What is a LEED Certified Home?
By on in Energy
LEED, or Leadership in Energy and Environmental Design, is a certification program for green building. There are numerous levels and ratings within this certification program that recognize best-in-class building strategies for homes, offices, new construction, schools, hospitals, retail and much more.
LEED is designed to be flexible and far-reaching, opening the doors to ALL development projects and allowing them to become more environmentally friendly and lessen their carbon footprint. The US Green Building Council developed this classification system in order to promote green building practices, and the response seems favorable. Without even realizing it, you may have already step foot into one of the famous LEED buildings. If you have been to Chicago’s Sears Tower, New York’s Empire State Building, Olympic Villages in Beijing/Vancouver, or the Boston Logan Airport (to name a few), then you have been in a LEED building.
Would you like to save money, make your home more valuable, and make the world a better place for your children? Of course you would, so let’s read why LEED certification is a route you should consider for your home:
Why Would You Want A LEED Certified Home?
Selfishly, why wouldn’t you want a LEED certified home? Forget about the environment for a minute and let’s discuss all the personal benefits that you can acquire from a LEED home:
- Every part of a LEED home is sealed and insulated, saving you a ton of money on home heating and cooling.
- Low-flow shower heads, faucets and toilets in LEED homes means lower water bills and less energy to heat the water.
- The air you breathe is better thanks to LEED’s dedication to not use toxic chemicals in your home.
- Allergens are brought to a minimum with indoor moisture controls that prohibit the growth of common molds.
- Air quality is also improved with use of ventilation that brings outdoor air in.
- LEED homes are built in close proximity to walking and bike paths
- LEED homes have a much higher resale value and sell more quickly
- Overall, LEED homes are less expensive to live in.
We are convinced, how about you? Let’s look at the rating system to learn more about LEED certification for your home:
LEED Rating System For Homes
In an attempt to reach all possible projects, LEED certification has 5 rating systems—Building and Design, Interior Design and Construction, Building Operations and Maintenance, Neighborhood Development, and Homes.
Then there are 4 certification levels— Silver, Gold, Platinum and Certified. You earn credits for specific items, projects or additions that are included in your home, and the number of credits/points that you get equals the certification level your home achieves.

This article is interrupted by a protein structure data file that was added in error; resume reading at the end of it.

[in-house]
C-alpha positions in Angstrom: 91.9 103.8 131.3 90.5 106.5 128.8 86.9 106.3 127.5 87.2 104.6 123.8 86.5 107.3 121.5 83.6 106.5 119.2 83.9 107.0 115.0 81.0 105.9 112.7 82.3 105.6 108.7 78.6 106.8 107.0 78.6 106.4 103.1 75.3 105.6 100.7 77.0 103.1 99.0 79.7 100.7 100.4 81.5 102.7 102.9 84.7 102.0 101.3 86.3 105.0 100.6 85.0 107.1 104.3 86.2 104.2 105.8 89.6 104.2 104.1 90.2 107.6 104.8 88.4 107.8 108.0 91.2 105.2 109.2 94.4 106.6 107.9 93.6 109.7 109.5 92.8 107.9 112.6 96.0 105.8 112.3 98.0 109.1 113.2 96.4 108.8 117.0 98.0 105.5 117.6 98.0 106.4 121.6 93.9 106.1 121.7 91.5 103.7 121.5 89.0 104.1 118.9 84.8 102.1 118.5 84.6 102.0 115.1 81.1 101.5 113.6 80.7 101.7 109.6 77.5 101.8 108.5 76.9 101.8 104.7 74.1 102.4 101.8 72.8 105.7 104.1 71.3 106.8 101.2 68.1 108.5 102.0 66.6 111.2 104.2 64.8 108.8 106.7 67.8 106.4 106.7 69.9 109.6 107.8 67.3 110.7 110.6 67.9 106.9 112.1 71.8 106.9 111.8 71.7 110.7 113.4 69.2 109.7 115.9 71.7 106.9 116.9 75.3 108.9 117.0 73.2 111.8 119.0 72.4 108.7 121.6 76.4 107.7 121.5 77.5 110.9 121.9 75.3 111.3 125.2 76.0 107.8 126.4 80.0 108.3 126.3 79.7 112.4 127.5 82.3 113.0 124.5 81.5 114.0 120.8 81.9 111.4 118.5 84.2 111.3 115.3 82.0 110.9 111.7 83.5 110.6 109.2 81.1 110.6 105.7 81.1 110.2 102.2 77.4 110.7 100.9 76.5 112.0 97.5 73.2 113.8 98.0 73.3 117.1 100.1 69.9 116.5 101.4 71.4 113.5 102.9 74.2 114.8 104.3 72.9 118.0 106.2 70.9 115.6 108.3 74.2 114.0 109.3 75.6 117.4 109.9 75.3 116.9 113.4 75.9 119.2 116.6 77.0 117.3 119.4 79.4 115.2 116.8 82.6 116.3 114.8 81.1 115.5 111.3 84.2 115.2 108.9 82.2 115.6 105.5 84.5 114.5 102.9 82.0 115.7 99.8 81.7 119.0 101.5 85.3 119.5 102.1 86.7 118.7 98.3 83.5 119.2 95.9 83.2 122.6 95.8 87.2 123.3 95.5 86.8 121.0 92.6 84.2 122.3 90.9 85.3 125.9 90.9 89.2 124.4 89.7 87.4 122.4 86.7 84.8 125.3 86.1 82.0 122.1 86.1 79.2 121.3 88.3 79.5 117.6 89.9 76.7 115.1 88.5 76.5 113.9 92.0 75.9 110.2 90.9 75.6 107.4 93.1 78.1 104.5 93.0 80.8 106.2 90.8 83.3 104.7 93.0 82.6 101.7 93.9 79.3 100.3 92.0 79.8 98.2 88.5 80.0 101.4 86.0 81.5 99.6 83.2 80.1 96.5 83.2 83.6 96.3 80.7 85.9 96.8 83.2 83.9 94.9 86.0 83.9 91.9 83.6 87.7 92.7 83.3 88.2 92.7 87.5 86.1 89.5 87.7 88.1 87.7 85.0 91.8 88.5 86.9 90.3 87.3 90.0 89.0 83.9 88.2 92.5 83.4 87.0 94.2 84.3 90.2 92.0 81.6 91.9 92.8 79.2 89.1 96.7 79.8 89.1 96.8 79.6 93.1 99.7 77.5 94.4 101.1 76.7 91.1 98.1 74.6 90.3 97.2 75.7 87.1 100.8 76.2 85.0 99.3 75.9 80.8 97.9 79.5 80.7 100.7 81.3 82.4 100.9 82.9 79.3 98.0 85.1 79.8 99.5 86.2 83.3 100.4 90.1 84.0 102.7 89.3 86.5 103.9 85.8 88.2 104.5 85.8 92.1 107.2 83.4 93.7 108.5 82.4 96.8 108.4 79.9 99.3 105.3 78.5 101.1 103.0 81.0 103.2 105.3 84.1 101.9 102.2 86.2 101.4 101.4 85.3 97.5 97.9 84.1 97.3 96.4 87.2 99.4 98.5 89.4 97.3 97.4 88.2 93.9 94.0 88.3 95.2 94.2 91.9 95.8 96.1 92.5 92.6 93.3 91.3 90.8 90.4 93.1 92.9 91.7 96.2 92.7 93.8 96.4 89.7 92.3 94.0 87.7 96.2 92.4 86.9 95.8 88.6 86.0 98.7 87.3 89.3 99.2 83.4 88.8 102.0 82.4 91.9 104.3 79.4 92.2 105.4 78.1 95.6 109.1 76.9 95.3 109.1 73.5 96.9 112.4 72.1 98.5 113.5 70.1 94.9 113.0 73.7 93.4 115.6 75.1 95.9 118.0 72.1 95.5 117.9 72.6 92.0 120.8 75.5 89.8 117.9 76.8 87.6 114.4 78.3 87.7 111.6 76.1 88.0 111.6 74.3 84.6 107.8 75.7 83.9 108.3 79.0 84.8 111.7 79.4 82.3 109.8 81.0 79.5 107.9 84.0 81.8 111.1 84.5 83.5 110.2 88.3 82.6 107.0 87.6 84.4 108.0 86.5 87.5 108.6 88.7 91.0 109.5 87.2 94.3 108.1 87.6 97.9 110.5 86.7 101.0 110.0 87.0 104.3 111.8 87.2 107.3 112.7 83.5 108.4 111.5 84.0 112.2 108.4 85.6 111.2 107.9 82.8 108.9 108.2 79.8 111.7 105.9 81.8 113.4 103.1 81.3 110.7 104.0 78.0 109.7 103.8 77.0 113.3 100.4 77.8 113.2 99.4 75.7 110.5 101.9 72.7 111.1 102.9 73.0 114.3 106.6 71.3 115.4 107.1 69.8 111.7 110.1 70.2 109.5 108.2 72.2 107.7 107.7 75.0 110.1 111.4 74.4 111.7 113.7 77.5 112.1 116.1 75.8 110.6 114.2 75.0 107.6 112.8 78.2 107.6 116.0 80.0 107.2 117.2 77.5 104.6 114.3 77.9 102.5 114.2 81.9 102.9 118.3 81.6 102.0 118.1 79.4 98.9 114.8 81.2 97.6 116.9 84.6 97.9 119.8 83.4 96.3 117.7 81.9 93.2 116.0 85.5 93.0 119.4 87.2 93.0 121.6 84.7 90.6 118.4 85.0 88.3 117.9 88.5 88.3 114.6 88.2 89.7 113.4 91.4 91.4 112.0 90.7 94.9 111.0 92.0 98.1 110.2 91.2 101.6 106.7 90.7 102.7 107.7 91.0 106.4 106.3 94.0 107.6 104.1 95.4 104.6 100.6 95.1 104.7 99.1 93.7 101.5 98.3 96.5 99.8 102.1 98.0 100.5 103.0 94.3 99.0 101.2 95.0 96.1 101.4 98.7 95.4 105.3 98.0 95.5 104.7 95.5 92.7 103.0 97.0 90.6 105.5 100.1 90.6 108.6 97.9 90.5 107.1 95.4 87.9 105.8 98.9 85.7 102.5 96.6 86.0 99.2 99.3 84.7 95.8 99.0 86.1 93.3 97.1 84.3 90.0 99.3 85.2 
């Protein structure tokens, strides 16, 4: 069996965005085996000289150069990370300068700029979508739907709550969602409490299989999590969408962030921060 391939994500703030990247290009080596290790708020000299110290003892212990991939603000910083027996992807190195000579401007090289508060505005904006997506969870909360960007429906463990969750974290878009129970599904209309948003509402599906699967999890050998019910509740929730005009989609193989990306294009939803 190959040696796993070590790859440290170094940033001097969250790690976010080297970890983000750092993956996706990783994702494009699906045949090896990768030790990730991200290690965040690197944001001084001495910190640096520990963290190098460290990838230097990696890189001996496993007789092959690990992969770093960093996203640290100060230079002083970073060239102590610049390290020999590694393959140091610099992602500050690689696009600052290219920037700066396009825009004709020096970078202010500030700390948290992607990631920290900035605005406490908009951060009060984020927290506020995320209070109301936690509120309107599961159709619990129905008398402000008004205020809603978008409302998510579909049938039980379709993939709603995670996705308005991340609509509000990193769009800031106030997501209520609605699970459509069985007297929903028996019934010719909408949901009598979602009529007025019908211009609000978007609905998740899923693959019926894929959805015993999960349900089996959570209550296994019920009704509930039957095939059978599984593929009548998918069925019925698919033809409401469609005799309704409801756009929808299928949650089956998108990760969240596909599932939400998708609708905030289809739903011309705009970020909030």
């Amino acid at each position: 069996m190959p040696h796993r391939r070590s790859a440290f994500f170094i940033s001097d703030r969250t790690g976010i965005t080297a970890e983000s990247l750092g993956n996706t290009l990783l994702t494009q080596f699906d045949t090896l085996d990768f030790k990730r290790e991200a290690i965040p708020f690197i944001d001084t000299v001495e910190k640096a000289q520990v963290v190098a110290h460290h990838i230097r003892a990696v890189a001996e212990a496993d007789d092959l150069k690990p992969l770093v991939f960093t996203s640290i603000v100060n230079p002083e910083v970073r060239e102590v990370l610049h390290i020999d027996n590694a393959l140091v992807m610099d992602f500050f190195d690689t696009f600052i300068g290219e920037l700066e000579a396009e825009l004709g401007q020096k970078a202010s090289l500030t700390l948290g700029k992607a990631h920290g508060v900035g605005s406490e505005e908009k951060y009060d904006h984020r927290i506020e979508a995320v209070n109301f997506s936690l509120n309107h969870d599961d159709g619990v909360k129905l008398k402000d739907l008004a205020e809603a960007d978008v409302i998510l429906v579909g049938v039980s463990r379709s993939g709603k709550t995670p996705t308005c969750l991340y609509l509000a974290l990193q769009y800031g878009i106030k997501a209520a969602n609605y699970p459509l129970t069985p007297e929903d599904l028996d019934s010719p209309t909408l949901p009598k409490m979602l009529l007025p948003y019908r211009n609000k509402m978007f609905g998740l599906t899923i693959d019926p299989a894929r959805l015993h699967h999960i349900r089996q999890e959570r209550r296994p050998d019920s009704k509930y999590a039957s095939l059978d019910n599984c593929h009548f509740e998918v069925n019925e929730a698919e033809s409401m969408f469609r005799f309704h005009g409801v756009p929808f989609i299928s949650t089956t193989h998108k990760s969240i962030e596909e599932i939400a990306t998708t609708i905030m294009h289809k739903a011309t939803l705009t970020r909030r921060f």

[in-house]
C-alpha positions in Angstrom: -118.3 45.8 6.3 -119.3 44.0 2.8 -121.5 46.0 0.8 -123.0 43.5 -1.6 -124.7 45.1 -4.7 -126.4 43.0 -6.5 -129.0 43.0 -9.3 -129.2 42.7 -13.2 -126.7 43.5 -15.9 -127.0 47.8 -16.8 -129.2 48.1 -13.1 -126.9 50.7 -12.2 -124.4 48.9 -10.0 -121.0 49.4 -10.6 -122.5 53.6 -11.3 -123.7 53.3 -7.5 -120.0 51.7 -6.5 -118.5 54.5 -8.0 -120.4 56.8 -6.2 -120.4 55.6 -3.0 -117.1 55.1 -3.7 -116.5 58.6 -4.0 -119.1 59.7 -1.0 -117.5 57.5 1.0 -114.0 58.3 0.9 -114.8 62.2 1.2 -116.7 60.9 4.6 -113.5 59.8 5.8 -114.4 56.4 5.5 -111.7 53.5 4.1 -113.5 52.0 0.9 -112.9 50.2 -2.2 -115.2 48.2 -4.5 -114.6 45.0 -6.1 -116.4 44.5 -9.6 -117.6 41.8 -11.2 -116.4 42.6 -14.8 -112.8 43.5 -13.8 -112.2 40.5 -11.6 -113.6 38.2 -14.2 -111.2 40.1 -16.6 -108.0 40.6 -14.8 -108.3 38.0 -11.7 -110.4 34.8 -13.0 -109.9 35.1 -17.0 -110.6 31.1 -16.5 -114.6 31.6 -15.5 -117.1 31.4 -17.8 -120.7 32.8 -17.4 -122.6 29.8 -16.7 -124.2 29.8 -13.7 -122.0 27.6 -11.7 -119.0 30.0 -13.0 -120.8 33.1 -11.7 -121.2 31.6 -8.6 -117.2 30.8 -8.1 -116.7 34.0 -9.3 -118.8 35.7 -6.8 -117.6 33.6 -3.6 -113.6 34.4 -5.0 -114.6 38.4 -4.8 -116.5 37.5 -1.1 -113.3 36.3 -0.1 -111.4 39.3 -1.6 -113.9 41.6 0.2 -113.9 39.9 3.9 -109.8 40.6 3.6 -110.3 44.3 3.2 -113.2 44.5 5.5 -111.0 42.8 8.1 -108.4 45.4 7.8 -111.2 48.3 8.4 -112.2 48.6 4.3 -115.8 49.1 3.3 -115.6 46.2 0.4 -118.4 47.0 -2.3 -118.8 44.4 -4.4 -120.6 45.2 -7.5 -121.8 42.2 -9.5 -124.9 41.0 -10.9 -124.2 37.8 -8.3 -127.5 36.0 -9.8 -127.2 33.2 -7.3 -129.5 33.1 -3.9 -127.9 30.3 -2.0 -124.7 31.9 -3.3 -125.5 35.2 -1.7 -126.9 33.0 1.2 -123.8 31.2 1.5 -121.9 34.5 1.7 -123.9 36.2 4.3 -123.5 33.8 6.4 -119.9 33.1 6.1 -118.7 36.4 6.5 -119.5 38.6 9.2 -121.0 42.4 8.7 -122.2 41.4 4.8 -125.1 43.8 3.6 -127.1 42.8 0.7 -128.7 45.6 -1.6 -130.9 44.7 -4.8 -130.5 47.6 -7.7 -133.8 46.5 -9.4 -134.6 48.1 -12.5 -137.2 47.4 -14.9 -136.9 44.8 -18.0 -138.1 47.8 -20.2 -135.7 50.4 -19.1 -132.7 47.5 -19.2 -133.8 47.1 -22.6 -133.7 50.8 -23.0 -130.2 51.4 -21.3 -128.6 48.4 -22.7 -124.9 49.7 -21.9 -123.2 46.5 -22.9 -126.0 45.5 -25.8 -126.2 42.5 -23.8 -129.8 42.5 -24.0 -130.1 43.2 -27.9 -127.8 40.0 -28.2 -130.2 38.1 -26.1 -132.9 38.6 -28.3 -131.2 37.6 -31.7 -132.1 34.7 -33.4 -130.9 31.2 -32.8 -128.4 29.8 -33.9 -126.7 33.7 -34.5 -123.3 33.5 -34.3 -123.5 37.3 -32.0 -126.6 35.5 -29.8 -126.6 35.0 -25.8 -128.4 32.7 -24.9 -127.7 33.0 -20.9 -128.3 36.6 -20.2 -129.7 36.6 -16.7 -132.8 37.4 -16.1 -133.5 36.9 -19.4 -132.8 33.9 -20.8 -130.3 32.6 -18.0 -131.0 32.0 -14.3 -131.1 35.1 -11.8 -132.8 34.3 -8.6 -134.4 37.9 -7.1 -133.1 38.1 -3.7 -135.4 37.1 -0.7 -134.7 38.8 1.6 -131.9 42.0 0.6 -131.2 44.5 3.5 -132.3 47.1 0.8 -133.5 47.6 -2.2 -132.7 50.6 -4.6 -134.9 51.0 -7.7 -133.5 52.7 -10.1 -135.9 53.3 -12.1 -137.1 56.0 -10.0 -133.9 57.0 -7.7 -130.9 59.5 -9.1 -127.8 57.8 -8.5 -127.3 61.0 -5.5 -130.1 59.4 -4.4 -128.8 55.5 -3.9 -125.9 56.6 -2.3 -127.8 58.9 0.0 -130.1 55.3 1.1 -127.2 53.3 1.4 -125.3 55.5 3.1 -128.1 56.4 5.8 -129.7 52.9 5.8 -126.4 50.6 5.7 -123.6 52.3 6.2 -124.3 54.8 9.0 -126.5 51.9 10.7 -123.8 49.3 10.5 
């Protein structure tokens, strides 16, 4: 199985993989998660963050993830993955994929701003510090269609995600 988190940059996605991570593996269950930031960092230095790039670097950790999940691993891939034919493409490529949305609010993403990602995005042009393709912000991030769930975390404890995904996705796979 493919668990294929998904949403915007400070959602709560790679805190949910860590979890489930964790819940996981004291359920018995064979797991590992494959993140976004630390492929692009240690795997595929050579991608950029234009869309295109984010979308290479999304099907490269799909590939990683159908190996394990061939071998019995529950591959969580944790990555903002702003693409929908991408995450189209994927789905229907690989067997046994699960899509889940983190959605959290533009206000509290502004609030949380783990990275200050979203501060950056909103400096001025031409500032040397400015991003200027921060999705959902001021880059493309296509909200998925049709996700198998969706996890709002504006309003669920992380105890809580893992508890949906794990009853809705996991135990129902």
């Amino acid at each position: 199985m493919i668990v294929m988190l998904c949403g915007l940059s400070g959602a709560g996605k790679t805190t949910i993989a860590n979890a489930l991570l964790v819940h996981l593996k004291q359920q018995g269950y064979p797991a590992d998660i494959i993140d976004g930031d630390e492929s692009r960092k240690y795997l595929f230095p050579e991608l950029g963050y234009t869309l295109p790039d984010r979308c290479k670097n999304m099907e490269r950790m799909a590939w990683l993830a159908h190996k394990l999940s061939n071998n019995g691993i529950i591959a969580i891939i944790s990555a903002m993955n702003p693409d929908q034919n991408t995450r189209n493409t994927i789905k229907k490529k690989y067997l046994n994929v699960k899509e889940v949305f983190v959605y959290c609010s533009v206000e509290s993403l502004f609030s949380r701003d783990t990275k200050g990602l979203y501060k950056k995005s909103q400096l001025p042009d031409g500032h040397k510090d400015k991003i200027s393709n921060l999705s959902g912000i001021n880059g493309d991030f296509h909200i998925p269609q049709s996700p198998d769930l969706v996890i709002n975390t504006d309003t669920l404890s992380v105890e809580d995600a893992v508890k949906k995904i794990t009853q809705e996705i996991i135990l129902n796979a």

Essentially, it is up to you as to how far you would like to go. If you want a fully Certified home, then implement the tools within your home to earn the credits needed. But here’s something to remember, every LEED home is green no matter where it sits on the rating system— it is up to you to weigh the cost benefit of how far up the ranks you wish to go.
How is LEED Different From a Green Home?
A green home may have low-flush toilets or solar panels on the roof , thereby dubbing it, Green, while a LEED home is all-encompassing. A LEED home is one that is green from top to bottom and inside and out.
Rather than focusing on one aspect such as heating and cooling, a LEED home is exemplary in energy efficiency, water use, air quality, building materials, land placement and use—essentially everything! LEED certification is also rigorously tested and hard to achieve, unlike other green certification programs.
In fact, every LEED home is throughly inspected and tested to ensure it meets the tough standards. Essentially, reaching a LEED status brings your home to the pinnacle of green certification—it’s the best there is.
How to Get Started
With all this information, you may feel overwhelmed and left asking, how do I achieve this superlative status? Here is the great thing— you don’t have to do it on your own, there are certified LEED professionals that have the in-depth knowledge and training to help you acquire LEED certification for your home.
It’s best to search the directory to find a properly certified LEED consultant. There are a lot of people attempting to become certified as LEED architects, builders etc…so do your research and find the one that has the most experience in your type of project. You wouldn’t want to make any costly mistakes.
Also, as knowledge increases and technology advances, new building characteristics and installments appear, therefore be sure to hire someone who stays abreast of all advancements in green technologies.
If you plan to remodel your existing home into a LEED certified home, be aware that it can be extensive and messy. Green Compliance Plus, warns that LEED for home remodels may involve a total gutting of the home—walls, ceiling, HVAC (Heating, Ventilation and Air Conditioning) and water systems— so be prepared and willing to live through these intrusive steps of the program.
Is a LEED home for you? There are a lot of things to weigh before deciding. Do you want a home with cleaner air, better efficiency, and lower living costs? Do you want to lessen your imprint on the world? If you said yes to these questions, then maybe you should look into getting your home LEED certified.
Remember, getting an existing home LEED certified is a long, messy and arduous task. Maybe it is best to look into building one from the ground up? Do your research and look for professionals with LEED certification to guide you in your decision making process, and consider looking to other Green homes for inspiration.
Would you go through these steps to get your home LEED certified? Does it seem worth it to you?